Jeddah-The International Security Council listened to a review by the Special Envoy of the Secretary-General for Yemen on the inter-Yemeni peace talks in Kuwait that have been carried out for two months now.
Ismail Ould Cheikh Ahmed, speaking by video teleconference from Kuwait City, said the talks — which began on 21 April — have been moving slowly, yet constructively, and while some difficulties remained to be addressed, he was reassured by the commitment of the two delegations.
So far, the talks had been characterized by “an extraordinary openness”, Ould Cheikh Ahmed said, explaining how he listened carefully to both parties’ views and concerns before coming up with a road map leading to implementation of security arrangements specified in Security Council resolution 2216 (2015), the establishment of a national unity government and the setting up of national and international monitoring mechanisms.
“The delegations have responded positively to the proposals, but have not yet reached agreement on the sequencing of the different steps provided for in the road map”, such as when a national unity government would be created, he said.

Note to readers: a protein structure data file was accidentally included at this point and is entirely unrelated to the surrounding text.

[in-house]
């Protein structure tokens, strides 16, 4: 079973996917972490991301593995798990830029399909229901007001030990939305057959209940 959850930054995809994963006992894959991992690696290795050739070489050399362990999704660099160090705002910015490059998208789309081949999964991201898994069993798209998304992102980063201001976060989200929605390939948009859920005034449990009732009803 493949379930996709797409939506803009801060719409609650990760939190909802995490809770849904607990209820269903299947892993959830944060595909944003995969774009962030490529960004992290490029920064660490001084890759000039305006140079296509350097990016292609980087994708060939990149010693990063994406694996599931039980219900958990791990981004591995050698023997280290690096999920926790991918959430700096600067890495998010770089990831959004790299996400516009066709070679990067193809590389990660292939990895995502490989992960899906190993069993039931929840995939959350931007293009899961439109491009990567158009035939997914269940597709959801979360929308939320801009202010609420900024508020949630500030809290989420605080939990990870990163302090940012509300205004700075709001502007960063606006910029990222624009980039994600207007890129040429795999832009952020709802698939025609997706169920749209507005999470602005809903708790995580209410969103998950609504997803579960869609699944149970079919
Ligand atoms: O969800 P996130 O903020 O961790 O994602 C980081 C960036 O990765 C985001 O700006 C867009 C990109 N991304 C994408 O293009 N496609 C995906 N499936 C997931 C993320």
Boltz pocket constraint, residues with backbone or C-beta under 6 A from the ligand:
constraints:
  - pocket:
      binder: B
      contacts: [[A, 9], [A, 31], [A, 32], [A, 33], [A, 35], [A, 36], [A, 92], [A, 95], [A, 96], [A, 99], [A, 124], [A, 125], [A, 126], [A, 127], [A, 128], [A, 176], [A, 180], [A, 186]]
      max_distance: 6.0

The cessation of hostilities declared on 10 April relieved many parts of Yemen from violence, he said, with the De-escalation and Coordination Committee and local disengagement councils playing a key role.
Nevertheless, serious violations still occurred, including the shelling of a popular market in Taiz that had resulted in civilian casualties, and violations in Ma’rib, Al Jawf, and areas bordering Saudi Arabia.
Despite progress at the negotiating table, living conditions for Yemenis had severely worsened, he said. The failure to provide basic services, in addition to hot weather and lack of electricity in Aden, Hodayya and elsewhere had exacerbated the health crisis Yemenis are living.
At the same time, Yemen’s economy deteriorated, with gross domestic product (GDP) shrinking by more than 30 per cent since January, he said. The Central
Bank was ensuring the importation of basic commodities, such as rice, wheat and medicines, but such support would become more difficult in the weeks ahead.
“The humanitarian situation in Yemen is alarming and there are credible reports by humanitarian organizations warning of a catastrophe should the situation not be addressed rapidly,” he said.
Ould Cheikh Ahmed welcomed the release of prisoners at the beginning of Ramadan. Yet he said that this limited step had been accompanied by a systematic persecution of civilians, including journalists and civil society activists, calling on all parties to halt such acts and fulfil their obligations under international human rights law.
Drawing attention to the plight of prisoners who had been unjustly detained by rebels in “flagrant violation” of humanitarian and human rights law, he called on the Council to continue to pressure the militias to release prisoners in line with resolution 2216 (2015), and reaffirmed his government’s commitment to work towards a lasting peace in Yemen.